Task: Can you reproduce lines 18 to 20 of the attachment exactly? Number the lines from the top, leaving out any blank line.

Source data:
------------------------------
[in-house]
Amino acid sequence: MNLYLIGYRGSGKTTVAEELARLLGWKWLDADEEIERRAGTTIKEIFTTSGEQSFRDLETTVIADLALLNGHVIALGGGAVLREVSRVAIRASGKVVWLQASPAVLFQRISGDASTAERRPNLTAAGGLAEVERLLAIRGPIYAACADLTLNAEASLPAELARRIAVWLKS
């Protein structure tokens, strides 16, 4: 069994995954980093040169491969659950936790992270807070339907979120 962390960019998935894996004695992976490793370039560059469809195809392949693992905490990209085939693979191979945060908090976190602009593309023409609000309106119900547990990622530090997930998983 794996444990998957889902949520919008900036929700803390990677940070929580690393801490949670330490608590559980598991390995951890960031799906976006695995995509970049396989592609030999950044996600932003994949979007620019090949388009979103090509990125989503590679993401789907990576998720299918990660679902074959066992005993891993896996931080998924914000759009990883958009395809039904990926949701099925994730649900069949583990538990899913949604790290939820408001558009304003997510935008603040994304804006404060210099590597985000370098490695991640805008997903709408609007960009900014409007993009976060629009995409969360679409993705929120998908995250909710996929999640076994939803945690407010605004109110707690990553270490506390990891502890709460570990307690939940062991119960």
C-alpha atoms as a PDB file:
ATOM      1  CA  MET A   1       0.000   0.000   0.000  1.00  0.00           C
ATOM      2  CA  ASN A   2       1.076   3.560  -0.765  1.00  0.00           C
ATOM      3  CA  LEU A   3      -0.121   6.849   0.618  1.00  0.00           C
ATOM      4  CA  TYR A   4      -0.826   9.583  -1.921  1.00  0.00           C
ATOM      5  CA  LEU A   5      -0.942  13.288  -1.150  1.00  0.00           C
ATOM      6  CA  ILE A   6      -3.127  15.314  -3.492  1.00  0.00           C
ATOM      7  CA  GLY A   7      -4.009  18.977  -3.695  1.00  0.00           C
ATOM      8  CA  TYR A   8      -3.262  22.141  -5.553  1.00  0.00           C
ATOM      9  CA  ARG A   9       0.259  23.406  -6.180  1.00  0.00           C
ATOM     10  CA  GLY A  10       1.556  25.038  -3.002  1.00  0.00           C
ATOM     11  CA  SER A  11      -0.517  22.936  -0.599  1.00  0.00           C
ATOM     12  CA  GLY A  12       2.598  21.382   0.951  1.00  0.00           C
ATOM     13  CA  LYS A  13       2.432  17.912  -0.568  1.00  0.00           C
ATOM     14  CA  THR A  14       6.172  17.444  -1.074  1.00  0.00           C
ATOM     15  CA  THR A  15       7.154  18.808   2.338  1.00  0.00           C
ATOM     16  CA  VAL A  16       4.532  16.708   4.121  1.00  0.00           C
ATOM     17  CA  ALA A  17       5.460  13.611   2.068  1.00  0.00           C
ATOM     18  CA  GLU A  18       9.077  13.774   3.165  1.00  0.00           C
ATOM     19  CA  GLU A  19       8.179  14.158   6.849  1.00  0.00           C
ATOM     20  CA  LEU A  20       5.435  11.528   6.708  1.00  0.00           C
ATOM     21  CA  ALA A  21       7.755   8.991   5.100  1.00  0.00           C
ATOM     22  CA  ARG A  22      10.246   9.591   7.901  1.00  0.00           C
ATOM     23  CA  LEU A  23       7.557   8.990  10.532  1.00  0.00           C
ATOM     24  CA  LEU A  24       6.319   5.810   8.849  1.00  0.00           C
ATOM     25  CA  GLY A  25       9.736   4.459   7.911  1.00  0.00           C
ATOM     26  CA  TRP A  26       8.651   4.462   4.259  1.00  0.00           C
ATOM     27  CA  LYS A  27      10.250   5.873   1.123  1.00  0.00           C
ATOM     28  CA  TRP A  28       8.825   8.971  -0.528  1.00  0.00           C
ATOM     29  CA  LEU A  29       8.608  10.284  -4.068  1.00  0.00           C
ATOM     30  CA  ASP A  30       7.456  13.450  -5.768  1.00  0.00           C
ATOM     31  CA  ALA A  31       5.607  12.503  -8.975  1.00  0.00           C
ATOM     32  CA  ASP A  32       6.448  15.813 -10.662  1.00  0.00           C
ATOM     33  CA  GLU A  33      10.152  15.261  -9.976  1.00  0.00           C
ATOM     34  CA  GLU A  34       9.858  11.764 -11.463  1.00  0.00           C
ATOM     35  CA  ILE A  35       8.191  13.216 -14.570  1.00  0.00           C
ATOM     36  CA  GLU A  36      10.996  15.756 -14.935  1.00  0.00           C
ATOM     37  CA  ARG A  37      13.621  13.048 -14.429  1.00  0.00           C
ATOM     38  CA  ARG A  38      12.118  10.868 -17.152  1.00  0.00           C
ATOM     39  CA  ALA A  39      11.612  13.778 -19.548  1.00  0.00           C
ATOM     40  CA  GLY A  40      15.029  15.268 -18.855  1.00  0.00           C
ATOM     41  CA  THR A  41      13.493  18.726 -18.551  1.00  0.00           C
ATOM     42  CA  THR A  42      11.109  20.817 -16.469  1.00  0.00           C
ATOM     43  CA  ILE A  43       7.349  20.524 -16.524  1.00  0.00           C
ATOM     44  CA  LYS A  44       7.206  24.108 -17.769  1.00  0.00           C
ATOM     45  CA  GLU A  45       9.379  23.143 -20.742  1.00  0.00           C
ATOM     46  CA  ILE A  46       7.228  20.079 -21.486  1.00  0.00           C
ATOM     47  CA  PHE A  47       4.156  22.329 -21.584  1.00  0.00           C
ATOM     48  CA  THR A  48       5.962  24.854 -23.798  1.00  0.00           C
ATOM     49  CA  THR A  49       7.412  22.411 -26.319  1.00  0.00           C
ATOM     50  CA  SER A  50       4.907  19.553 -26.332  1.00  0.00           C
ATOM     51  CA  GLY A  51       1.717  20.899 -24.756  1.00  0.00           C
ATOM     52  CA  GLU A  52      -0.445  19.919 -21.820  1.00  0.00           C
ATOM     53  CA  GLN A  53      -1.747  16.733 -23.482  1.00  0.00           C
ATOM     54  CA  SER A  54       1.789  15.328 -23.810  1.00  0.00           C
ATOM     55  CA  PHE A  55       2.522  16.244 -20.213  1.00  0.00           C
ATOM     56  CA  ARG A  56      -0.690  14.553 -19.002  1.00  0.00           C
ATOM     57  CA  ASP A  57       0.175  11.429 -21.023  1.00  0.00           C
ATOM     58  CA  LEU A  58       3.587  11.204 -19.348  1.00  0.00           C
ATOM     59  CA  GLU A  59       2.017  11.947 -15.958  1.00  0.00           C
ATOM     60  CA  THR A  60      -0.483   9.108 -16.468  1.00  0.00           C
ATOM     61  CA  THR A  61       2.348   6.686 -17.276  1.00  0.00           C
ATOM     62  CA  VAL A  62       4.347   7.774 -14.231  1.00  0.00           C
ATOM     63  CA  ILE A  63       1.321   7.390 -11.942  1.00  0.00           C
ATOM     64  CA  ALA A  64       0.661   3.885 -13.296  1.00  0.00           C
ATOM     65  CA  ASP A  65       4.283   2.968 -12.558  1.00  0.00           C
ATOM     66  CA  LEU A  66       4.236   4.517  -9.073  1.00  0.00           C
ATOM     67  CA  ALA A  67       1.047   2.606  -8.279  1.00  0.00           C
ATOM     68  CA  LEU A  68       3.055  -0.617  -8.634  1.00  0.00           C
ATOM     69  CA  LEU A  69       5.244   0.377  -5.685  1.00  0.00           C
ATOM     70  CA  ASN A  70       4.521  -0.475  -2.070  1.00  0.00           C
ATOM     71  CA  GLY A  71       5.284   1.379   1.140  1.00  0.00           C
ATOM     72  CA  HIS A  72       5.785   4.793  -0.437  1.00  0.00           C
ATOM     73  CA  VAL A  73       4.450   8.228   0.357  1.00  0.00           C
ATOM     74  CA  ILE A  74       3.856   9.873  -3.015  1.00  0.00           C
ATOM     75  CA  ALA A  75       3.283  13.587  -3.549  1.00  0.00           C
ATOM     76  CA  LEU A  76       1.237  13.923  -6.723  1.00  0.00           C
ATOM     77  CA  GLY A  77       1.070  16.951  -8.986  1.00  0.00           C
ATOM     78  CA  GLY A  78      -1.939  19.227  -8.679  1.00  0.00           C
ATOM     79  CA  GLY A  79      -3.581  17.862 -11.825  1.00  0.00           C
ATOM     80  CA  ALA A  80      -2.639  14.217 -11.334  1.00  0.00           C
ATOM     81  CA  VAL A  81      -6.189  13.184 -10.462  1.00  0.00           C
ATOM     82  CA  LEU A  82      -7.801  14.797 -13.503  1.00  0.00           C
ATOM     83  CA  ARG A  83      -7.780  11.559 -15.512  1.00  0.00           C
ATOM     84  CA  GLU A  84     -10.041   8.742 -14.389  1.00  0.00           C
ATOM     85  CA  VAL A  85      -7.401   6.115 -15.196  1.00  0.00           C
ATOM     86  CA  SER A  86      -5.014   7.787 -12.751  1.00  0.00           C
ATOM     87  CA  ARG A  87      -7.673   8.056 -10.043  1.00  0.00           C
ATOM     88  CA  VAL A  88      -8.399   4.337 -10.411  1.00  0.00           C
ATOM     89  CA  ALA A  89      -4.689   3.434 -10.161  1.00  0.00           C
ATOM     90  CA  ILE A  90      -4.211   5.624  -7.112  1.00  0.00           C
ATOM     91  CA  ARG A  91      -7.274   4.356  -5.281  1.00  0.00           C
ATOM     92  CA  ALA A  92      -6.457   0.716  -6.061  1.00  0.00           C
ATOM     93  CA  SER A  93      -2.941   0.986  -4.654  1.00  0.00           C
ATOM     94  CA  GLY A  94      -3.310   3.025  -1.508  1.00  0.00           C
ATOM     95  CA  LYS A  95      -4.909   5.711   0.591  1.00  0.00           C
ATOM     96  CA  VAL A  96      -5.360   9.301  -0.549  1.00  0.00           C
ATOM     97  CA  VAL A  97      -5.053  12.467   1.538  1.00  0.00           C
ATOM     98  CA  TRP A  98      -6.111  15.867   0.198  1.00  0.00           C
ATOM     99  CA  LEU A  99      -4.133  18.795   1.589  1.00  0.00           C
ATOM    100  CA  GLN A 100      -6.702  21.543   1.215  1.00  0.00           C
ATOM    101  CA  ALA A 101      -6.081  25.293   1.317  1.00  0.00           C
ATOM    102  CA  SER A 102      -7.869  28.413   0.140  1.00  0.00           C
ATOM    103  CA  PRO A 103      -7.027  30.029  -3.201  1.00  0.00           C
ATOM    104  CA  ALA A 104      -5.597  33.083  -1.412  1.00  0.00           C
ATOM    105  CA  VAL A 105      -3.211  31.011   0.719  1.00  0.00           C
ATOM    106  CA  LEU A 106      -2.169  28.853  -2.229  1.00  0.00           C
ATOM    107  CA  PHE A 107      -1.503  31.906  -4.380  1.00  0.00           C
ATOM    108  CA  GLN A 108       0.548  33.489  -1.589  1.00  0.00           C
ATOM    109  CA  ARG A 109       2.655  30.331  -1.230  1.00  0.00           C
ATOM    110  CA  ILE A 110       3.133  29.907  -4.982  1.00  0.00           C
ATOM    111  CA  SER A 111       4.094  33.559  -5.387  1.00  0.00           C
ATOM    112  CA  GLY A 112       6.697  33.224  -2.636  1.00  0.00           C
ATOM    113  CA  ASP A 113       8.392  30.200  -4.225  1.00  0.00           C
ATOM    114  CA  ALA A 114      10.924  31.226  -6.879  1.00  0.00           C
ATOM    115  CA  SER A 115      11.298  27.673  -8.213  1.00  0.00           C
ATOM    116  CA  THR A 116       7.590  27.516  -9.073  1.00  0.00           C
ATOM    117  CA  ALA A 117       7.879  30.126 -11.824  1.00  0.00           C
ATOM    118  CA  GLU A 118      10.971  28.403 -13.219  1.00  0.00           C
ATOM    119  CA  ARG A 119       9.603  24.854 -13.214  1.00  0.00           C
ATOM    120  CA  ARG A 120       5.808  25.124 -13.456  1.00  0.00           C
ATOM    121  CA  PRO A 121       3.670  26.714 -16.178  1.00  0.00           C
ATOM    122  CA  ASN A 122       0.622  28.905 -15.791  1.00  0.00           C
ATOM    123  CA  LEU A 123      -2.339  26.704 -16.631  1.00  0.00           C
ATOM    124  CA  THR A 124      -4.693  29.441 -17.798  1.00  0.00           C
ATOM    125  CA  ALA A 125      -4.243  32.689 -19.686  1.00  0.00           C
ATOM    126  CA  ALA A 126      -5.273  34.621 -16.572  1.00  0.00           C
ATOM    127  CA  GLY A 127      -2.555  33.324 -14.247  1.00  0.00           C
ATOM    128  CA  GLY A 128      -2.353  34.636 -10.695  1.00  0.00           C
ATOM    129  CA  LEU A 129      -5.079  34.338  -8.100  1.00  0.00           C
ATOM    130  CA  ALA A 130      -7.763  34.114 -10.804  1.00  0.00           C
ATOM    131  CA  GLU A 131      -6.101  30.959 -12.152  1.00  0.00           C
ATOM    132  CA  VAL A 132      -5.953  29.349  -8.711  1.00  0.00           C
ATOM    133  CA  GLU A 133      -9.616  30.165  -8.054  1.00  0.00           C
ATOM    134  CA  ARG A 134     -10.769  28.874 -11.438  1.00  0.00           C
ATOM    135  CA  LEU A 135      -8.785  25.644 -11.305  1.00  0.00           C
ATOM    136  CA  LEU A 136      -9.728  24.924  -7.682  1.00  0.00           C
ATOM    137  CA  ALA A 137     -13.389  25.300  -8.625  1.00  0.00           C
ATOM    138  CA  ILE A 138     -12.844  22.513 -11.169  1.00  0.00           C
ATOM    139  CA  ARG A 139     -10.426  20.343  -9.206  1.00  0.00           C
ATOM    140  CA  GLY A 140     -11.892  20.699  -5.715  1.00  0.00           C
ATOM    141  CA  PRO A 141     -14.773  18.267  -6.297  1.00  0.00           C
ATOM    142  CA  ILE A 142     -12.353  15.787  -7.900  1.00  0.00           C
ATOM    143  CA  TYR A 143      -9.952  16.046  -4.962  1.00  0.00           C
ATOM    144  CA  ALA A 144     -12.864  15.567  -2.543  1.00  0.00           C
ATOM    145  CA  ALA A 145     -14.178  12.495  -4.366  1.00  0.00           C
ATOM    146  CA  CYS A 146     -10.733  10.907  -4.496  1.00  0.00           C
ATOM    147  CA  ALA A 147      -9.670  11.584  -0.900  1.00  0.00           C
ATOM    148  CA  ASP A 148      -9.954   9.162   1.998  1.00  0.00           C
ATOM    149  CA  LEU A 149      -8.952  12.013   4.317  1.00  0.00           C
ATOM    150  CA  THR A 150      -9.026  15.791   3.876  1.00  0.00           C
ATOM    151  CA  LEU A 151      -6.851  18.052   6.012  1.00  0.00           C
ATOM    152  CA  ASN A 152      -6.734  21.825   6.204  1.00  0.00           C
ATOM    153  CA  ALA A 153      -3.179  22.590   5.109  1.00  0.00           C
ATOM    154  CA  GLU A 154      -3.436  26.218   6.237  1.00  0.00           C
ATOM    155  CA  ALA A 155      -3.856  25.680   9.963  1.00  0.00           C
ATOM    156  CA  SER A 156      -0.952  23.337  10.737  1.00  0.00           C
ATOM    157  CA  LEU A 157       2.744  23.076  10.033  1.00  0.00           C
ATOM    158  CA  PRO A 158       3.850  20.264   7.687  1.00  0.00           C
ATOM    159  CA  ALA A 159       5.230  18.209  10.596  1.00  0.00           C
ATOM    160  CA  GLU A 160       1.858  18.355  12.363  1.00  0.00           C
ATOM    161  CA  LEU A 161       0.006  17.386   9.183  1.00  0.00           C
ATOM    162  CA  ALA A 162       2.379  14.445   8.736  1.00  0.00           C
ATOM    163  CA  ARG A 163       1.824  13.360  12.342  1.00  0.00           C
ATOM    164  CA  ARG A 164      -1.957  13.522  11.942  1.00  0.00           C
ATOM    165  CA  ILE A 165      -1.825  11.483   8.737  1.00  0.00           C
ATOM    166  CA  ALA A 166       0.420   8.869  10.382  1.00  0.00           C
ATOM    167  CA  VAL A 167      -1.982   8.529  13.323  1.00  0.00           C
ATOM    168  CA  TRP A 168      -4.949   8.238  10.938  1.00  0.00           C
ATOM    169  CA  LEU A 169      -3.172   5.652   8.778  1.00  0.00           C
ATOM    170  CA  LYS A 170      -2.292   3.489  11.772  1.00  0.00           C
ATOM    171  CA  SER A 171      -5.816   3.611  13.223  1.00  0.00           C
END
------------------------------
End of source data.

ATOM     14  CA  THR A  14       6.172  17.444  -1.074  1.00  0.00           C
ATOM     15  CA  THR A  15       7.154  18.808   2.338  1.00  0.00           C
ATOM     16  CA  VAL A  16       4.532  16.708   4.121  1.00  0.00           C